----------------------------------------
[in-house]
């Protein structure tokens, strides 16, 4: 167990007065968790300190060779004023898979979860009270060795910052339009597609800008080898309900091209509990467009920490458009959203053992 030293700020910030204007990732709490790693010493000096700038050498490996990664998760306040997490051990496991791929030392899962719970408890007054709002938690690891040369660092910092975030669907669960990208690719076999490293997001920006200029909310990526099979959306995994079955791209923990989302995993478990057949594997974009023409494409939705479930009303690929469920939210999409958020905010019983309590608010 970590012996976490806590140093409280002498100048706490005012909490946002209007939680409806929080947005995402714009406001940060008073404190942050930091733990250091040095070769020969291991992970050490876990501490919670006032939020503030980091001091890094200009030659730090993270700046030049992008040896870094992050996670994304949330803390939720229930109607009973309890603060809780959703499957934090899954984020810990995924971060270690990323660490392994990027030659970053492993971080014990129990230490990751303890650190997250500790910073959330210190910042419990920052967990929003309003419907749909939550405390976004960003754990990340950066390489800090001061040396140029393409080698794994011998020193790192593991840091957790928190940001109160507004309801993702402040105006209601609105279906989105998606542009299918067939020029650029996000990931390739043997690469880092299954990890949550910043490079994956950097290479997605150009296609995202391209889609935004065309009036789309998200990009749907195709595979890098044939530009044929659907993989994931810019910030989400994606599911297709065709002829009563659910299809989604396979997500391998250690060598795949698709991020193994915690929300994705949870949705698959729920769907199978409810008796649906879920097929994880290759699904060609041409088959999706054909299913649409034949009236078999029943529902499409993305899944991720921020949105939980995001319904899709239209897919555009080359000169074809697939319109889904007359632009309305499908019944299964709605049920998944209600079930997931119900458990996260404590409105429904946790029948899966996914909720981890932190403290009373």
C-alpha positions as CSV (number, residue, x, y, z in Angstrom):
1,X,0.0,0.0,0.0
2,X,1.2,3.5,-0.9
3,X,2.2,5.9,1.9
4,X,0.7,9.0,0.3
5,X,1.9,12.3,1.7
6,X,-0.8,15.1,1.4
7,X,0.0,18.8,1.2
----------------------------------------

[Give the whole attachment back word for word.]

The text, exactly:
[in-house]
């Protein structure tokens, strides 16, 4: 167990007065968790300190060779004023898979979860009270060795910052339009597609800008080898309900091209509990467009920490458009959203053992 030293700020910030204007990732709490790693010493000096700038050498490996990664998760306040997490051990496991791929030392899962719970408890007054709002938690690891040369660092910092975030669907669960990208690719076999490293997001920006200029909310990526099979959306995994079955791209923990989302995993478990057949594997974009023409494409939705479930009303690929469920939210999409958020905010019983309590608010 970590012996976490806590140093409280002498100048706490005012909490946002209007939680409806929080947005995402714009406001940060008073404190942050930091733990250091040095070769020969291991992970050490876990501490919670006032939020503030980091001091890094200009030659730090993270700046030049992008040896870094992050996670994304949330803390939720229930109607009973309890603060809780959703499957934090899954984020810990995924971060270690990323660490392994990027030659970053492993971080014990129990230490990751303890650190997250500790910073959330210190910042419990920052967990929003309003419907749909939550405390976004960003754990990340950066390489800090001061040396140029393409080698794994011998020193790192593991840091957790928190940001109160507004309801993702402040105006209601609105279906989105998606542009299918067939020029650029996000990931390739043997690469880092299954990890949550910043490079994956950097290479997605150009296609995202391209889609935004065309009036789309998200990009749907195709595979890098044939530009044929659907993989994931810019910030989400994606599911297709065709002829009563659910299809989604396979997500391998250690060598795949698709991020193994915690929300994705949870949705698959729920769907199978409810008796649906879920097929994880290759699904060609041409088959999706054909299913649409034949009236078999029943529902499409993305899944991720921020949105939980995001319904899709239209897919555009080359000169074809697939319109889904007359632009309305499908019944299964709605049920998944209600079930997931119900458990996260404590409105429904946790029948899966996914909720981890932190403290009373």
C-alpha positions as CSV (number, residue, x, y, z in Angstrom):
1,X,0.0,0.0,0.0
2,X,1.2,3.5,-0.9
3,X,2.2,5.9,1.9
4,X,0.7,9.0,0.3
5,X,1.9,12.3,1.7
6,X,-0.8,15.1,1.4
7,X,0.0,18.8,1.2